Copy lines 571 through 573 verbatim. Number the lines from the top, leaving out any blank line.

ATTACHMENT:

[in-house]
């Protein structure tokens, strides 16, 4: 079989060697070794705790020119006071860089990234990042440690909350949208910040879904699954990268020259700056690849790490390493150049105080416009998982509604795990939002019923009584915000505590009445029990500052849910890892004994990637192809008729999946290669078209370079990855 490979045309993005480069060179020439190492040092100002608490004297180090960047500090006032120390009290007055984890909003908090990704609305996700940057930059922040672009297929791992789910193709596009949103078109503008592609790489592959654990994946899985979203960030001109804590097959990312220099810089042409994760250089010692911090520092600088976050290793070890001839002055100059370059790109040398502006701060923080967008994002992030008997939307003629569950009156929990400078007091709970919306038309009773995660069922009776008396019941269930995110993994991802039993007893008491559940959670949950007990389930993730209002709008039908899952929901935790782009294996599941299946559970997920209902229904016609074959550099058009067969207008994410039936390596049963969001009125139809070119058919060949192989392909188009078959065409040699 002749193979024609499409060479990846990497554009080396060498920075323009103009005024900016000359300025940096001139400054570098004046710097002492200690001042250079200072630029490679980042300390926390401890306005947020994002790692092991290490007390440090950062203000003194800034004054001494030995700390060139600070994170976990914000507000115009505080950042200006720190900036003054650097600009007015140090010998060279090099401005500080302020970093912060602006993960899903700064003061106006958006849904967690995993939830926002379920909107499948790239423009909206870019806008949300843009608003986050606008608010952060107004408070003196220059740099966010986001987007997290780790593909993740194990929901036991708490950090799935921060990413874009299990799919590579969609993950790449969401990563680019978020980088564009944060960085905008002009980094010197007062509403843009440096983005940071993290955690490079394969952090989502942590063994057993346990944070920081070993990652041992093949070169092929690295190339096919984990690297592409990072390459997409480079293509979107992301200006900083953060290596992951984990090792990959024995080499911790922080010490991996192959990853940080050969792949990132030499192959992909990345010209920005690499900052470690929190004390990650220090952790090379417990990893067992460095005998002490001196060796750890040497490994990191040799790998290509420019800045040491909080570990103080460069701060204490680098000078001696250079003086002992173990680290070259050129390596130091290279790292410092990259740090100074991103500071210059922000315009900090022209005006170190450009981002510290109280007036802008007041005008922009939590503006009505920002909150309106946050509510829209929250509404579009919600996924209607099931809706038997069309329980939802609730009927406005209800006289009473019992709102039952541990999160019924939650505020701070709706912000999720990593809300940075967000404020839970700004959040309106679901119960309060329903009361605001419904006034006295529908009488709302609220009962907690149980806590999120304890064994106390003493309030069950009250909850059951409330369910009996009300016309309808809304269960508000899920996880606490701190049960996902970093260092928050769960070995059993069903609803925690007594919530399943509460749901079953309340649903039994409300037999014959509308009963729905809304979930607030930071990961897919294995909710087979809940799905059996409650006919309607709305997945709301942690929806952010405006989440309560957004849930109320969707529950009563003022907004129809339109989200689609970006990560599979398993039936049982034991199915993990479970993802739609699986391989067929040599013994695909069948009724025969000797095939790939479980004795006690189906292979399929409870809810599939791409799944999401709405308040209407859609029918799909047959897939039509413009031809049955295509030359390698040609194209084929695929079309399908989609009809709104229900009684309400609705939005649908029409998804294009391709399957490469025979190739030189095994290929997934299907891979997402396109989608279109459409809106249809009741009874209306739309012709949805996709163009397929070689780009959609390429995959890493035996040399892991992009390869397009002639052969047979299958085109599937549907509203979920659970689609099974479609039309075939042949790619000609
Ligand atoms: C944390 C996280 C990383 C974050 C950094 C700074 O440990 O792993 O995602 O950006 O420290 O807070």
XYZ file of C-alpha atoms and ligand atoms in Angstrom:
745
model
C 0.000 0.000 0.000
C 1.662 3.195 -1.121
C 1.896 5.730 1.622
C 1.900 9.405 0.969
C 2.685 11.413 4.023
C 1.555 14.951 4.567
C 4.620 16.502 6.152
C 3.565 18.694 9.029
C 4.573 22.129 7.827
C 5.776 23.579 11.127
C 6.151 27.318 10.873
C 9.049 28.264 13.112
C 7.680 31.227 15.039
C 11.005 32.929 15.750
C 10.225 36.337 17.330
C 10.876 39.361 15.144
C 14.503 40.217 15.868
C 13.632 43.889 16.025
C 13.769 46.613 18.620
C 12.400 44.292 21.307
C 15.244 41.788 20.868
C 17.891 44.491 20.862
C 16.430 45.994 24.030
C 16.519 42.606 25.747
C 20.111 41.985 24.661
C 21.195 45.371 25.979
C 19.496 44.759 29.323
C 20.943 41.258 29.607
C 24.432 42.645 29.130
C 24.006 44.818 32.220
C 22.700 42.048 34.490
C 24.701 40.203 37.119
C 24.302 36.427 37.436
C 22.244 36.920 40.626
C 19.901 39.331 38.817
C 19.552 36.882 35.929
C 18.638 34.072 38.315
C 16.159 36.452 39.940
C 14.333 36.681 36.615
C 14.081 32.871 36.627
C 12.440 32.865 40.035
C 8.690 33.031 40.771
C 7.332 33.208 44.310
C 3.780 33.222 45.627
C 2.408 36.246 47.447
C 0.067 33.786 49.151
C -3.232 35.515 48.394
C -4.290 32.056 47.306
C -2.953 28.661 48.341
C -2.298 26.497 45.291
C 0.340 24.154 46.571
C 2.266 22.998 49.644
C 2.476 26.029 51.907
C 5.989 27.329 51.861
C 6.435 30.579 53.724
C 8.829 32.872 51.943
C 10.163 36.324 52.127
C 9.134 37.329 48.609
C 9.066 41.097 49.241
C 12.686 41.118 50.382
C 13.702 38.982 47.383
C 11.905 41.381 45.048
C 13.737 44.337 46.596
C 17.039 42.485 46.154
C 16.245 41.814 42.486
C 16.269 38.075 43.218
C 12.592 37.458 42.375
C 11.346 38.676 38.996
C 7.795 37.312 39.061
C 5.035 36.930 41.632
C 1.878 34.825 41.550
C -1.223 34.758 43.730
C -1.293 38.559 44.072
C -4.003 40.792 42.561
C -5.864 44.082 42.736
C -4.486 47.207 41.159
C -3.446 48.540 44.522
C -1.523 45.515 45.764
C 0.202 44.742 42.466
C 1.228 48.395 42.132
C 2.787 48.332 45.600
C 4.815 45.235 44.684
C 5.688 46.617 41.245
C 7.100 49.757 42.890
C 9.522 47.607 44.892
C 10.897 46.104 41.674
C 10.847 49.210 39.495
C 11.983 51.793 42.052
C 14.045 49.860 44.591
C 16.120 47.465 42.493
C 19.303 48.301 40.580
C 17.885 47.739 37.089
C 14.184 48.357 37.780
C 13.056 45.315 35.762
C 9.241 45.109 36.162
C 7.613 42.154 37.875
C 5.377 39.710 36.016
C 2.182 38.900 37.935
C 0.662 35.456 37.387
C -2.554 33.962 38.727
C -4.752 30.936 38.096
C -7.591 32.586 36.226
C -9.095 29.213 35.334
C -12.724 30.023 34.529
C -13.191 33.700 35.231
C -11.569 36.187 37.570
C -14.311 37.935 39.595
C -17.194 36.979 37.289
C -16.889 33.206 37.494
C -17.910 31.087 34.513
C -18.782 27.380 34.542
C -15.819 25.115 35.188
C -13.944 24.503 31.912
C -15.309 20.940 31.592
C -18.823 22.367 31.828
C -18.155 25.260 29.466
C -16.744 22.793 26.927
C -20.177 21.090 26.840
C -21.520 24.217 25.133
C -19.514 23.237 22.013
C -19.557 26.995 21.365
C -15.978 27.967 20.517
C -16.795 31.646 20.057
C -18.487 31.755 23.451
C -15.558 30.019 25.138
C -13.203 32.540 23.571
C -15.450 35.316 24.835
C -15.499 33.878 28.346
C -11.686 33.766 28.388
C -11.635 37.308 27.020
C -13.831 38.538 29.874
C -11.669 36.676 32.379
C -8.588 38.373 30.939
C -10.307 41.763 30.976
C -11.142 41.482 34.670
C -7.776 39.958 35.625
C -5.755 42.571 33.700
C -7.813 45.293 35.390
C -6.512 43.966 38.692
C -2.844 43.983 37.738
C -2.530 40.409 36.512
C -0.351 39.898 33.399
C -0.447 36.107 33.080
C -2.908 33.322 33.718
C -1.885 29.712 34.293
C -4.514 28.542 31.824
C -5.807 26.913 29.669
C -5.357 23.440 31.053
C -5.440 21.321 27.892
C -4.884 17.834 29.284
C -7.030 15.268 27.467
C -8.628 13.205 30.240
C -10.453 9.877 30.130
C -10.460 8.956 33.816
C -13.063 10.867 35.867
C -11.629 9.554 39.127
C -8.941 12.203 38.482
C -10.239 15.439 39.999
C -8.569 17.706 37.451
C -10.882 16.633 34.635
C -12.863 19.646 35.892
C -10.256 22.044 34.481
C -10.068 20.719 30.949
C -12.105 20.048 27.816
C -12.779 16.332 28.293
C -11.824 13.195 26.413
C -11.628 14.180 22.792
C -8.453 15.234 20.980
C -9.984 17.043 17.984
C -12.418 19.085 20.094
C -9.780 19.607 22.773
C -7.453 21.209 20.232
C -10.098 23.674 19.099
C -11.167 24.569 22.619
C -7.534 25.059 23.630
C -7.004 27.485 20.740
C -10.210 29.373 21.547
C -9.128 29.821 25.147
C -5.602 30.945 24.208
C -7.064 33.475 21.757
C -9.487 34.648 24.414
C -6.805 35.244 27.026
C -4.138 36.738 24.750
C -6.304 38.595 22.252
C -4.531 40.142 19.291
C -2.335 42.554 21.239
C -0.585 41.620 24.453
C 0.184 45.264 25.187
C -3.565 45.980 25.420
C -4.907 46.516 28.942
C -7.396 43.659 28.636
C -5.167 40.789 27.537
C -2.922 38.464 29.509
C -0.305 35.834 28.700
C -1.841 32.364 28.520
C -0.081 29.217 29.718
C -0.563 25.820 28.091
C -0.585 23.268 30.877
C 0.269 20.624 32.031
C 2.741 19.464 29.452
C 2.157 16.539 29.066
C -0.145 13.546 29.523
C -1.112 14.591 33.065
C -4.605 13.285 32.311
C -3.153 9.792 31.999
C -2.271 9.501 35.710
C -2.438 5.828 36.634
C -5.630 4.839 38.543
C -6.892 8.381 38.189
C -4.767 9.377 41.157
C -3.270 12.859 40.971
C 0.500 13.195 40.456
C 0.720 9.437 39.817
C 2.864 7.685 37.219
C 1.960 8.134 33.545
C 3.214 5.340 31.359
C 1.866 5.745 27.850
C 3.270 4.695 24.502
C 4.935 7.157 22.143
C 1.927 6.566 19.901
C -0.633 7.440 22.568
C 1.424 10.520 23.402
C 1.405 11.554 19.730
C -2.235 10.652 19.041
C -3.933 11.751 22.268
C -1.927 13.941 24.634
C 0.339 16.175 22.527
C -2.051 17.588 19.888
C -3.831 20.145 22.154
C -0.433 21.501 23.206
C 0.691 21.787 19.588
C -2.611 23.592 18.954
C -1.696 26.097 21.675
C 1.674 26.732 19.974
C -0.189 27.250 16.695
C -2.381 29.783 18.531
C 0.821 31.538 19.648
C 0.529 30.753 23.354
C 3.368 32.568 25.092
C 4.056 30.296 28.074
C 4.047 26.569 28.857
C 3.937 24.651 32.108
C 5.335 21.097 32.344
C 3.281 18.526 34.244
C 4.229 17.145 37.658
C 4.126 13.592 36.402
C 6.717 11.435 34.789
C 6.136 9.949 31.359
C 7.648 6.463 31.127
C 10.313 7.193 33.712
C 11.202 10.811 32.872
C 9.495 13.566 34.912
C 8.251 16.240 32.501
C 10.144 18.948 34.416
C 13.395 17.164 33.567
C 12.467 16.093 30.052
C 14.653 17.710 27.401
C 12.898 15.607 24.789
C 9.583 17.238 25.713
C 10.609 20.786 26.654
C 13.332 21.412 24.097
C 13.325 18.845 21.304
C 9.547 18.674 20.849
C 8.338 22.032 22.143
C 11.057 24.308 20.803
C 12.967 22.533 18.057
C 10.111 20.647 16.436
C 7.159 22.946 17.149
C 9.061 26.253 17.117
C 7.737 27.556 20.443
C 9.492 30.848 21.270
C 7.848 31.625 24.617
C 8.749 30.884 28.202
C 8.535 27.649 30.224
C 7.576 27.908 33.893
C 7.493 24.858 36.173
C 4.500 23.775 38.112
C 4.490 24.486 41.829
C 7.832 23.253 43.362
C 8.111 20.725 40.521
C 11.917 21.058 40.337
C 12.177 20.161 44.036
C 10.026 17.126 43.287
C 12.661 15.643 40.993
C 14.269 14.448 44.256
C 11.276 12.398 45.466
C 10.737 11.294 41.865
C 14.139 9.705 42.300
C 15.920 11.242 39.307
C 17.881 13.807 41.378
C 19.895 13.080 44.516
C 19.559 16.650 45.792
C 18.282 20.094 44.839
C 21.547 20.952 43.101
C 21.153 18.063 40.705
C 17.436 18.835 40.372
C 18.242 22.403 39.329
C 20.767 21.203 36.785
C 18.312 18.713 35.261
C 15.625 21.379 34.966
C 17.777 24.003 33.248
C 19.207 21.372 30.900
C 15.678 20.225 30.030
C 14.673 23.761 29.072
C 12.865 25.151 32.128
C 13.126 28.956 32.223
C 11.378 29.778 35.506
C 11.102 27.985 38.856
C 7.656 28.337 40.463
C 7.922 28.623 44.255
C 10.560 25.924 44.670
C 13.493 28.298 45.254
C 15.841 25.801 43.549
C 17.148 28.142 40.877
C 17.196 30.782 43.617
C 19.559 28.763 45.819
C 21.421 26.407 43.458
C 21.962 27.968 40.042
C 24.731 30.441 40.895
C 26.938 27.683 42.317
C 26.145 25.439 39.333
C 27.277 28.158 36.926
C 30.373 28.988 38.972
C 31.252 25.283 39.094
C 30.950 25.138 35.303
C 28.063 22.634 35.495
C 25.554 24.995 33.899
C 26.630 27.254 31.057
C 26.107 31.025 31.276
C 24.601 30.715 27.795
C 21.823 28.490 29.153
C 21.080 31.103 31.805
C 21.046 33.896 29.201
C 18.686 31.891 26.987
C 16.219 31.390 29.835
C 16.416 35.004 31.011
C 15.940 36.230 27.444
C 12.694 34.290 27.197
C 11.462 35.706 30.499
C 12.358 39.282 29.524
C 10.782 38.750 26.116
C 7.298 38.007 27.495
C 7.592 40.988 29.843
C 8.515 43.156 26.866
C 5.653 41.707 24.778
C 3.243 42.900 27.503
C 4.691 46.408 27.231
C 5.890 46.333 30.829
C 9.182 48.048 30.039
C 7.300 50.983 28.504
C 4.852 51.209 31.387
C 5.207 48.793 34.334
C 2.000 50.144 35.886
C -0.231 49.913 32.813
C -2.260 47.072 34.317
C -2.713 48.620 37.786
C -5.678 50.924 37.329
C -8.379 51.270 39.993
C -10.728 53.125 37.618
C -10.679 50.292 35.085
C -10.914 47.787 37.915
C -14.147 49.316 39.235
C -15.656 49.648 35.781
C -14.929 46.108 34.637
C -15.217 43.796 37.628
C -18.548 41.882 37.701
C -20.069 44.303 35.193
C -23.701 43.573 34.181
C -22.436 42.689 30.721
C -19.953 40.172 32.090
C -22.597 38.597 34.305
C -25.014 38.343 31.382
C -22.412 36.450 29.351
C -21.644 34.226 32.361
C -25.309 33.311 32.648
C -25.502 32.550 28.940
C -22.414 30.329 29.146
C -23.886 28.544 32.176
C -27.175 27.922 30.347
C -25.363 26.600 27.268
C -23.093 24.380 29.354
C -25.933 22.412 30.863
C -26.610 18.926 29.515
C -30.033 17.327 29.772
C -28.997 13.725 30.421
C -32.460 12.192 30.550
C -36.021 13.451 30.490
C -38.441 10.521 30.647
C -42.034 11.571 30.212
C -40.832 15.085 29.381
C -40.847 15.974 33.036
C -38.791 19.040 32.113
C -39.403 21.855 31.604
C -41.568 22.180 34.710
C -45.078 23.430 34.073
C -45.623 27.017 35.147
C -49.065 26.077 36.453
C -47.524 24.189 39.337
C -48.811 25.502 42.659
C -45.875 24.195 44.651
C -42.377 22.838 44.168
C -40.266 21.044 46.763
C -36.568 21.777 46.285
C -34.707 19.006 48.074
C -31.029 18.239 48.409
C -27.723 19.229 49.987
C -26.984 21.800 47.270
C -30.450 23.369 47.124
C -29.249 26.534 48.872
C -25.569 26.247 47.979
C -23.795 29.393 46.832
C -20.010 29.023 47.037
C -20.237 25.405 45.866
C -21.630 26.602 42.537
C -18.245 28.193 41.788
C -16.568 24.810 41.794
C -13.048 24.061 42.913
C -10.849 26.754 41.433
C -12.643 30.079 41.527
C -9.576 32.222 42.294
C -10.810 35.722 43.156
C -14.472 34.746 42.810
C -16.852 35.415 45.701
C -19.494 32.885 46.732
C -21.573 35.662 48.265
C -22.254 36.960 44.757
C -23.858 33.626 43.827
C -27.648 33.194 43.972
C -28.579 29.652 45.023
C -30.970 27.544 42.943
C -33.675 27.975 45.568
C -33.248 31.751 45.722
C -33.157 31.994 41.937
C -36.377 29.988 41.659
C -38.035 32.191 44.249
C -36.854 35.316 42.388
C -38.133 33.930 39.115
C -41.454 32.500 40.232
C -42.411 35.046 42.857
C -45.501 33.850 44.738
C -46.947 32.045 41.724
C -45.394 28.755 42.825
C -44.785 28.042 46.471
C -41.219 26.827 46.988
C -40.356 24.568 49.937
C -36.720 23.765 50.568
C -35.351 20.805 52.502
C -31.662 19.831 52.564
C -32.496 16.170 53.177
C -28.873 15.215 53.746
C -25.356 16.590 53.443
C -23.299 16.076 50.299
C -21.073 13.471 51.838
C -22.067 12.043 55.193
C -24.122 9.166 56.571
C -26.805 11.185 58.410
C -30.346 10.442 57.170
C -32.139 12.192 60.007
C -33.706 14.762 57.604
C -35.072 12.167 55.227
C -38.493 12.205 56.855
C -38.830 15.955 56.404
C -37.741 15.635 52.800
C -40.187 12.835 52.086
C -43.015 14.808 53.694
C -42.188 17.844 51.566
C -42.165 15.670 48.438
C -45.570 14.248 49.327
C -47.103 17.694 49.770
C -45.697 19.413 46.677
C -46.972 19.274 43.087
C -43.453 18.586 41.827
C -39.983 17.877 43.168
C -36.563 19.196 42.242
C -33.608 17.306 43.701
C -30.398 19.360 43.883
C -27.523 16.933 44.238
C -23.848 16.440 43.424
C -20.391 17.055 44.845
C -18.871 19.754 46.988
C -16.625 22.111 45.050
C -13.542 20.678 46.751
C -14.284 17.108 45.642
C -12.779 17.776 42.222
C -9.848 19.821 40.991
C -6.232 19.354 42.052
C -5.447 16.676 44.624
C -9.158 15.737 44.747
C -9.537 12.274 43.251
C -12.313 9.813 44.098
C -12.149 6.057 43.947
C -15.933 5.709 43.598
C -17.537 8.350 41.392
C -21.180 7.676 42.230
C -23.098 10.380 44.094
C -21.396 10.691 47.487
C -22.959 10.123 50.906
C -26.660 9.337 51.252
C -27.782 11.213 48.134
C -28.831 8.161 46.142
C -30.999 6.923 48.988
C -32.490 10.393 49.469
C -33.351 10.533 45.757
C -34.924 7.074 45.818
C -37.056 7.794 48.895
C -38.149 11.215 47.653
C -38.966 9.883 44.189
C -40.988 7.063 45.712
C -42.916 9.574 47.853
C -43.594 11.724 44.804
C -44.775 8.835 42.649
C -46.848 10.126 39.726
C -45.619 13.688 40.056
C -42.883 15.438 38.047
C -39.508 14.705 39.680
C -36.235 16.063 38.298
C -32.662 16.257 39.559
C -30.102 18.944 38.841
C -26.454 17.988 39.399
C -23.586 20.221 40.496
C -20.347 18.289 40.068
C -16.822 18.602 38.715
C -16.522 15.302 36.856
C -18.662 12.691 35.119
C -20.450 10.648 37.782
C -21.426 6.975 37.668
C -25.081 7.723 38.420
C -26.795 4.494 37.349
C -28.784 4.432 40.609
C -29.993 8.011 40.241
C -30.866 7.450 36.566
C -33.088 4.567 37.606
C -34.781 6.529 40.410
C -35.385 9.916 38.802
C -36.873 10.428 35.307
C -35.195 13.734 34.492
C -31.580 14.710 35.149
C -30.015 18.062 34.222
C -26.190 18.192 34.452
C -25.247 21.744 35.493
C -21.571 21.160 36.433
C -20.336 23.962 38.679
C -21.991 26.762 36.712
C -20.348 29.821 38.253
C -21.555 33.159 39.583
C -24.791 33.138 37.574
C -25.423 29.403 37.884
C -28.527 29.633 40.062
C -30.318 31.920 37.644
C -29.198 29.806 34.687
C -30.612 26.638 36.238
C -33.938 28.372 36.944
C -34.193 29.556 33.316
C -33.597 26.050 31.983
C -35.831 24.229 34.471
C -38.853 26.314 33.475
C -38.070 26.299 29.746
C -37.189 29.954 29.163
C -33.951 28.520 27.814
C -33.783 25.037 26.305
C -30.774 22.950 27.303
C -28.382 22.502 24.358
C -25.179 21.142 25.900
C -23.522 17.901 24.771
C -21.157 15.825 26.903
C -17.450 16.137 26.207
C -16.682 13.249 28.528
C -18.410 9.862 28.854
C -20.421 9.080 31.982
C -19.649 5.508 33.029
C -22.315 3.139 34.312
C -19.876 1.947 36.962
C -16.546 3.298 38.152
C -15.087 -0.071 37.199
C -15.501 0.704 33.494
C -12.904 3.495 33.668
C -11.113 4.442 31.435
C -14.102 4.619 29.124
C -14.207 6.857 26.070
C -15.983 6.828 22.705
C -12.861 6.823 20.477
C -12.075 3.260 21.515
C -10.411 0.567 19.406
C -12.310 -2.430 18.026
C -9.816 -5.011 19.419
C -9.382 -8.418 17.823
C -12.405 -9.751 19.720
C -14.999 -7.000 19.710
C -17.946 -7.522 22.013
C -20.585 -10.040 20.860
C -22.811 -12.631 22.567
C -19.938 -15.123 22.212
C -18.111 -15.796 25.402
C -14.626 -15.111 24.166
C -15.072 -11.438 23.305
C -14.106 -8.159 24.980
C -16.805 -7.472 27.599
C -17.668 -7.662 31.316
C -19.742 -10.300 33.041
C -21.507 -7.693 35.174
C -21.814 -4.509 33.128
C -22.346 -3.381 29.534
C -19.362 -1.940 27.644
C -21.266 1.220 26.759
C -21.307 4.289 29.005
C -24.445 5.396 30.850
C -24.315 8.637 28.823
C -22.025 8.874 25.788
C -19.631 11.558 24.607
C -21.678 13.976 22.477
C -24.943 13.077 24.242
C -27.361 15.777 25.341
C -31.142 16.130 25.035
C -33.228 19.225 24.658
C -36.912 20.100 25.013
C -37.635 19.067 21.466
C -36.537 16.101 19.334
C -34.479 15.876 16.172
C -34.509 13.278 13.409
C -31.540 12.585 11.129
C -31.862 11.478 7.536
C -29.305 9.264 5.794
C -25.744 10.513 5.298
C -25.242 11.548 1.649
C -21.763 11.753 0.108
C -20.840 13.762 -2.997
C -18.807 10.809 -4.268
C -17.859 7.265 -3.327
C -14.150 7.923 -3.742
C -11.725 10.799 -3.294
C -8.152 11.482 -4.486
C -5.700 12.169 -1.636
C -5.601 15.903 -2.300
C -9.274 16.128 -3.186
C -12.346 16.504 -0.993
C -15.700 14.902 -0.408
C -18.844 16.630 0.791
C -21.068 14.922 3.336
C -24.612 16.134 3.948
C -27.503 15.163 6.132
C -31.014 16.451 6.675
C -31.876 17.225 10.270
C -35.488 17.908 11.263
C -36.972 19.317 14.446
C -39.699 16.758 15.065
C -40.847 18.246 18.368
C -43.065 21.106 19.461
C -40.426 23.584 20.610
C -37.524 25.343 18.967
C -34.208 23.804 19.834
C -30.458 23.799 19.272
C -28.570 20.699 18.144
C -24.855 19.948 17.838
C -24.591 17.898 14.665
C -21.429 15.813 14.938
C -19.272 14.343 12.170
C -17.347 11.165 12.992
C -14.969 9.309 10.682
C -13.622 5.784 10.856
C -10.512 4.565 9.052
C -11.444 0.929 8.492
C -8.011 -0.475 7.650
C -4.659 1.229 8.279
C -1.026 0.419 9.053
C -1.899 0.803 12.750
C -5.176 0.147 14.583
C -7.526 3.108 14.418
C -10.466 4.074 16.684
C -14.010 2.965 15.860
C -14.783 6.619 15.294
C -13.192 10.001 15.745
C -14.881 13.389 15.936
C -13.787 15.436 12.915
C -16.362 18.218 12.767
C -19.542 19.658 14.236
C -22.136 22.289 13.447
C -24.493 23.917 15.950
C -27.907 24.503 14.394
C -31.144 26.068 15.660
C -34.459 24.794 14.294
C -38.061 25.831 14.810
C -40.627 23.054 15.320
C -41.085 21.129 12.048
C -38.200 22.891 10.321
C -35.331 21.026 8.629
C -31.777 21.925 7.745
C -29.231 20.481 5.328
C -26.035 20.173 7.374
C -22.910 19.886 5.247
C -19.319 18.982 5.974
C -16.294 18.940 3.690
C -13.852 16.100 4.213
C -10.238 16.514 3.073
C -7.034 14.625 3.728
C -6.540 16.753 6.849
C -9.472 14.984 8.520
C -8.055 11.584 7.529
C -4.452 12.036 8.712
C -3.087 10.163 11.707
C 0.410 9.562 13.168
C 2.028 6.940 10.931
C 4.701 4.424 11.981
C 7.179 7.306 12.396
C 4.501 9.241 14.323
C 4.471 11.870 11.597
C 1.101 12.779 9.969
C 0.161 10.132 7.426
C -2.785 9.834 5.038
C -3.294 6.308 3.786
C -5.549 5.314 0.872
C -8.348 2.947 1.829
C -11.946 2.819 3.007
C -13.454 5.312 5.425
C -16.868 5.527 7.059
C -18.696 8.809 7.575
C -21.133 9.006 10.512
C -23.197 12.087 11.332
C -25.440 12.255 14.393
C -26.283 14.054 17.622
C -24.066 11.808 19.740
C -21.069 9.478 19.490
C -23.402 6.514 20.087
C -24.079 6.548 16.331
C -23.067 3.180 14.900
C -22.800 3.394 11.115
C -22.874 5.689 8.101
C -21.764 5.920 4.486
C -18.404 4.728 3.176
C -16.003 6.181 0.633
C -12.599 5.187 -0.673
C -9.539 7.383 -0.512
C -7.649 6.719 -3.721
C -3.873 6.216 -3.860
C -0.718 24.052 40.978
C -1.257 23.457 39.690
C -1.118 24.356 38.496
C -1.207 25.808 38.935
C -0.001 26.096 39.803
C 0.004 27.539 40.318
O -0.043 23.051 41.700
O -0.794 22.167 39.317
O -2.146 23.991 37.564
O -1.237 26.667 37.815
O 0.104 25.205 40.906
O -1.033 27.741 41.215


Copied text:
C -21.157 15.825 26.903
C -17.450 16.137 26.207
C -16.682 13.249 28.528